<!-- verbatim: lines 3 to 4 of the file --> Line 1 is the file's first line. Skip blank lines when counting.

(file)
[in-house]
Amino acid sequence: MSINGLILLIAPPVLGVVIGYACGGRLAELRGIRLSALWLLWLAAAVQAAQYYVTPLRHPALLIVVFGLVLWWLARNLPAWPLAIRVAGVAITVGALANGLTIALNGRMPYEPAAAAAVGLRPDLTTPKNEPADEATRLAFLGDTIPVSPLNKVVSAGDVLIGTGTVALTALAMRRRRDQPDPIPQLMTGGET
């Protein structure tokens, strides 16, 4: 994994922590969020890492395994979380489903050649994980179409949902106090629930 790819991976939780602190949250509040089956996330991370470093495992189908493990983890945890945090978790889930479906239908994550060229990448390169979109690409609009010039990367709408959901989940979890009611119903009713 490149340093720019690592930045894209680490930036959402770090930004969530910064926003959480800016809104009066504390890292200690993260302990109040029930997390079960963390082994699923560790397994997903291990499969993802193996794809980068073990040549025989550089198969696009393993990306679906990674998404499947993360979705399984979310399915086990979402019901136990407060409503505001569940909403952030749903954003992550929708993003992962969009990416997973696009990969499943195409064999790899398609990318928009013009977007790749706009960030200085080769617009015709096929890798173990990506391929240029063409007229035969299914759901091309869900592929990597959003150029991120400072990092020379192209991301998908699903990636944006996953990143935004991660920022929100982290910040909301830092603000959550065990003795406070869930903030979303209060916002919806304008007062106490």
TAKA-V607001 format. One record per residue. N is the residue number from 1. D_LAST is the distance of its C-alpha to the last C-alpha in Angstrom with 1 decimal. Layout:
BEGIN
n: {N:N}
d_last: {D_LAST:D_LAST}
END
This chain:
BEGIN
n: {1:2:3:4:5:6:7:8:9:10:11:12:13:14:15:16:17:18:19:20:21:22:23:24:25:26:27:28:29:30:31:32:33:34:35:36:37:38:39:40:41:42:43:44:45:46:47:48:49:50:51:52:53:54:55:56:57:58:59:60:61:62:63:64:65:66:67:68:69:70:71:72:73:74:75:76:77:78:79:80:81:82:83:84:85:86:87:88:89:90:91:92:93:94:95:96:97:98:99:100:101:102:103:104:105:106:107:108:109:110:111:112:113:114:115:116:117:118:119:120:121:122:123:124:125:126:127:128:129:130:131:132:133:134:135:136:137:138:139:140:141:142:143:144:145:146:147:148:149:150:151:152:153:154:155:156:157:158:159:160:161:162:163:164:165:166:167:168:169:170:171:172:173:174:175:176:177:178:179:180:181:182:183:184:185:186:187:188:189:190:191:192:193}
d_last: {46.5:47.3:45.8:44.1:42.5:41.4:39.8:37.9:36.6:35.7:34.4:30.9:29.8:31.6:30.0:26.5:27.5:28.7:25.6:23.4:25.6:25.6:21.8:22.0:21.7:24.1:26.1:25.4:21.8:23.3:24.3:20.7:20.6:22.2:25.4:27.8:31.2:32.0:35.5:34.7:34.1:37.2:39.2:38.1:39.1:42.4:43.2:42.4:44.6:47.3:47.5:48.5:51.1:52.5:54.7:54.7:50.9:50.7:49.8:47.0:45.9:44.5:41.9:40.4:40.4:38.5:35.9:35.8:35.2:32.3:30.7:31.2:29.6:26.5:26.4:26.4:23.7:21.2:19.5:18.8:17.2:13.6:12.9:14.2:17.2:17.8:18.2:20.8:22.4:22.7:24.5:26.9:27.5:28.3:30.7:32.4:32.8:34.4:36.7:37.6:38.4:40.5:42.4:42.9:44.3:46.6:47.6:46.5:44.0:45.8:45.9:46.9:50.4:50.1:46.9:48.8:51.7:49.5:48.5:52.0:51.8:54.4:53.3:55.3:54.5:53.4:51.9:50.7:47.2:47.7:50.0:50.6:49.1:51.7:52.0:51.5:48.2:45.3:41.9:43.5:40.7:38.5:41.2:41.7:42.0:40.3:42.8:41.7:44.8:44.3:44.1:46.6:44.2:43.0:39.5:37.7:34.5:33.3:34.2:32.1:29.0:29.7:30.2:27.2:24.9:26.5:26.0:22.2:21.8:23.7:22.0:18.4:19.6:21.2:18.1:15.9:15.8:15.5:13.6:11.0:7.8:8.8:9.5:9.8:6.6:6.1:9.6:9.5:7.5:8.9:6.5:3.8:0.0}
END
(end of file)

């Protein structure tokens, strides 16, 4: 994994922590969020890492395994979380489903050649994980179409949902106090629930 790819991976939780602190949250509040089956996330991370470093495992189908493990983890945890945090978790889930479906239908994550060229990448390169979109690409609009010039990367709408959901989940979890009611119903009713 490149340093720019690592930045894209680490930036959402770090930004969530910064926003959480800016809104009066504390890292200690993260302990109040029930997390079960963390082994699923560790397994997903291990499969993802193996794809980068073990040549025989550089198969696009393993990306679906990674998404499947993360979705399984979310399915086990979402019901136990407060409503505001569940909403952030749903954003992550929708993003992962969009990416997973696009990969499943195409064999790899398609990318928009013009977007790749706009960030200085080769617009015709096929890798173990990506391929240029063409007229035969299914759901091309869900592929990597959003150029991120400072990092020379192209991301998908699903990636944006996953990143935004991660920022929100982290910040909301830092603000959550065990003795406070869930903030979303209060916002919806304008007062106490």
TAKA-V607001 format. One record per residue. N is the residue number from 1. D_LAST is the distance of its C-alpha to the last C-alpha in Angstrom with 1 decimal. Layout: